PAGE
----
Parents of sophomores and juniors at Gunn and Palo Alto high schools and seventh-graders at Jordan Middle School will soon have the ability to track their children's activity on district-issued Chromebook laptops.
A new filtering and monitoring software, Securly, was recently installed on the Chromebooks, which students have been taking home for both schoolwork and personal use since last fall.
The district adopted the new software in response to parent concerns, according to district staff.
In particular, parents of middle school students told the Weekly the district rolled out the take-home option without fully understanding the impact that unfettered access to technology can have on 12- and 13-year-olds and how their parents might want a way to limit at-home computer use.
But for older students worried about their privacy and security, the new software is cause for concern -- concerns Gunn and Paly students said have been compounded by a lack of clear communication with them about Securly's main features.
Securly, a cloud-based security company in San Jose, offers web filtering for K-12 school districts as well as an optional "parent portal" that allows parents to customize what their children can and can't view on school-owned devices and to monitor their children's use, including on social media, via a dashboard. Parents can also choose to receive weekly email reports on their child's activity.
The parental control that Securly offers is rare, school district Chief Technology Officer Derek Moore told the Weekly. In fact, Securly is the only company that offers it to parents rather than to school districts, Moore said. Securly does not have access to students' personal information, he added.
The cost of the new software is $11,560, according to the district.
The mother of two Jordan seventh-graders, who requested to remain anonymous, said one of her children went on a two-week "YouTube binge" after getting his Chromebook. He would tell his parents he was doing homework but would be multitasking with multiple websites open, she said.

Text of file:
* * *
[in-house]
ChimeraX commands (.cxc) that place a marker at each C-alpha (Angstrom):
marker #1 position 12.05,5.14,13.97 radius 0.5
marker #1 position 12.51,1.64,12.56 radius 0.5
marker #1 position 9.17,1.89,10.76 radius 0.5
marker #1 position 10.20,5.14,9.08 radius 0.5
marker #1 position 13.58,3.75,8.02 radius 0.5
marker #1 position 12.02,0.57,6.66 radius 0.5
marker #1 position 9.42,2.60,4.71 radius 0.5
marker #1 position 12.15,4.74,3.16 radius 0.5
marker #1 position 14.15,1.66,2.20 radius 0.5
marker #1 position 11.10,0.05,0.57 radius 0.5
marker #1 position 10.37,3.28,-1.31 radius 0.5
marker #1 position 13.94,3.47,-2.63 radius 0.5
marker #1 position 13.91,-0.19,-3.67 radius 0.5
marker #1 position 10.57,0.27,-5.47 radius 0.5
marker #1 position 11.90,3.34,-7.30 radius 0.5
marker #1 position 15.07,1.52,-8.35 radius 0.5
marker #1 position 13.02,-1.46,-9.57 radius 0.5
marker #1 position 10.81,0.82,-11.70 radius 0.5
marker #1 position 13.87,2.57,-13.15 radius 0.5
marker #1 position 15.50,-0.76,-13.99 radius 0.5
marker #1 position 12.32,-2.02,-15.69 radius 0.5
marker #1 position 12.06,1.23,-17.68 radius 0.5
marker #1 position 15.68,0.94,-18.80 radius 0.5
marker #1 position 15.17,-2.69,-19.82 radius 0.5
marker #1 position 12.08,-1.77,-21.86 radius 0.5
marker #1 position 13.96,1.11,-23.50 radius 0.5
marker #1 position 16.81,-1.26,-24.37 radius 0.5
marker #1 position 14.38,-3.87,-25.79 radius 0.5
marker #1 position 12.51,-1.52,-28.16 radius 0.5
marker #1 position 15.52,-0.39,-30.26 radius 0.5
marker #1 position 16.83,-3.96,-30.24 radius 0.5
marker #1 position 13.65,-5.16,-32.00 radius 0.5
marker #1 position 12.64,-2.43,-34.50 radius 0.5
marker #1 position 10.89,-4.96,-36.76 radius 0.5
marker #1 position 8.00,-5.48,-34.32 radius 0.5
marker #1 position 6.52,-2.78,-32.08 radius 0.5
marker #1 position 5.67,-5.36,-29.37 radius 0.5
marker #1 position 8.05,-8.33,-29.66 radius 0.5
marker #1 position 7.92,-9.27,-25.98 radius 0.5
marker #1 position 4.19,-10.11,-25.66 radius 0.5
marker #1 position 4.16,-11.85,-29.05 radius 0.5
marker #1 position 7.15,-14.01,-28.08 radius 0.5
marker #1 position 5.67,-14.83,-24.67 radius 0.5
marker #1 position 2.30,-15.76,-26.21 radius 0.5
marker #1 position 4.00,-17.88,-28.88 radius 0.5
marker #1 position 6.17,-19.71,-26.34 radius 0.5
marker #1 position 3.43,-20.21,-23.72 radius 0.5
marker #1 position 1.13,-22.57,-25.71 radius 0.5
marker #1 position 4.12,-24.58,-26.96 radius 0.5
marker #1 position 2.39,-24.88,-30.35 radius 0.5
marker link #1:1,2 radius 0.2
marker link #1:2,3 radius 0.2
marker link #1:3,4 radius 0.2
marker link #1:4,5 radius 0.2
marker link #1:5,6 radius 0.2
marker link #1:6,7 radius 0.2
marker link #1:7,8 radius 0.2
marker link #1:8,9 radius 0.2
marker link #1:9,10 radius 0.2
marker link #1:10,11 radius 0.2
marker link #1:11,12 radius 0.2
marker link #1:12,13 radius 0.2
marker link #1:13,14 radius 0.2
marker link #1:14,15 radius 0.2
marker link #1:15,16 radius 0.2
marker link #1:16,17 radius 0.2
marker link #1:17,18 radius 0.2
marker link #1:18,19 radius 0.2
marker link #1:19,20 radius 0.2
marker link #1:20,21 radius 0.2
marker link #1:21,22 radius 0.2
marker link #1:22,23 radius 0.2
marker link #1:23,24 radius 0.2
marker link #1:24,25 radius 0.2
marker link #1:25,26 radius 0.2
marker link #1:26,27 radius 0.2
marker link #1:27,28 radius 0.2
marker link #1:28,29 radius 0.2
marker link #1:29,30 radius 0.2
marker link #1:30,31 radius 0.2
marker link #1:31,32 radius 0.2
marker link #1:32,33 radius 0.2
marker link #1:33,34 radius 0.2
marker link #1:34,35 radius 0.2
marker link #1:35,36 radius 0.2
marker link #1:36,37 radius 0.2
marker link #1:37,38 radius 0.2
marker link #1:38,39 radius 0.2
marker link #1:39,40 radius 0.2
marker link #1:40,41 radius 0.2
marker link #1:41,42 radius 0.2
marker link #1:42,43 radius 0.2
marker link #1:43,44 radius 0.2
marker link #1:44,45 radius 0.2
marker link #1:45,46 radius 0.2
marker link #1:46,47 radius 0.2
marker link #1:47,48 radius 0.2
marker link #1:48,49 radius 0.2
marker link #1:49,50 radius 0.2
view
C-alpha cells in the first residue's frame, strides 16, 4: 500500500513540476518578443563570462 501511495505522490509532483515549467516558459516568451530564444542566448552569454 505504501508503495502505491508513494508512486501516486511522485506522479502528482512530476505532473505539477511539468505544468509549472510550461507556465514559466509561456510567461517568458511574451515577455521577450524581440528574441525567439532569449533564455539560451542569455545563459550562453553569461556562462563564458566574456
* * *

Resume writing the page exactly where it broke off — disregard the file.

"I thought, 'Maybe it's good, because they're learning how to handle this while they're young and binging now rather than later,'" she said. "But they're playing outside less and doing more surfing the web. There's shopping, there's sports, there's social media, potentially."
Previously, her sons had limited, timed access to a family iMac and iPad. With the Chromebooks at home, she and her husband have had to act like the police, she said.
"They just turned it on suddenly," she said. "We weren't ready to cope."
Similarly, Deborah Bennett said conflict over her son's Chromebook led to a "physical tug of war," as she and her husband had to take it away from him when they thought he was overusing it. The Chromebook complicated careful restrictions they had put in place for his at-home computer use, including password protection on the computer so he had to ask his parents to turn it on and a remote shutdown capability if he stayed on the computer beyond an established time. Otherwise, he would play games and watch videos that distracted him from homework, Bennett said.
With the Chromebook, he carried it with him everywhere, Bennett said, and would even stay away from home to use wifi at other places to avoid his parents' watchful eyes.
"It came home with no filtering solution recommended in place or any directions or anything. It just came home," she said.
Bennett was critical of the district's rollout of the Chromebooks, which she said happened with insufficient communication with parents or feasible solutions for those who might want to restrict their children's use. She and her husband ultimately followed a district recommendation to use a separate security software to block certain websites and to reconfigure their router to put parental controls in place -- solutions that were hard to figure out even for two people who work in high-tech, she said. (The other Jordan mother agreed the solutions were too difficult to figure out.)
Both mothers said Securly sounds promising -- particularly the regular report on their children's use to determine what actually might need to be restricted -- but they have received no communication from the district about it.
Students' privacy concerns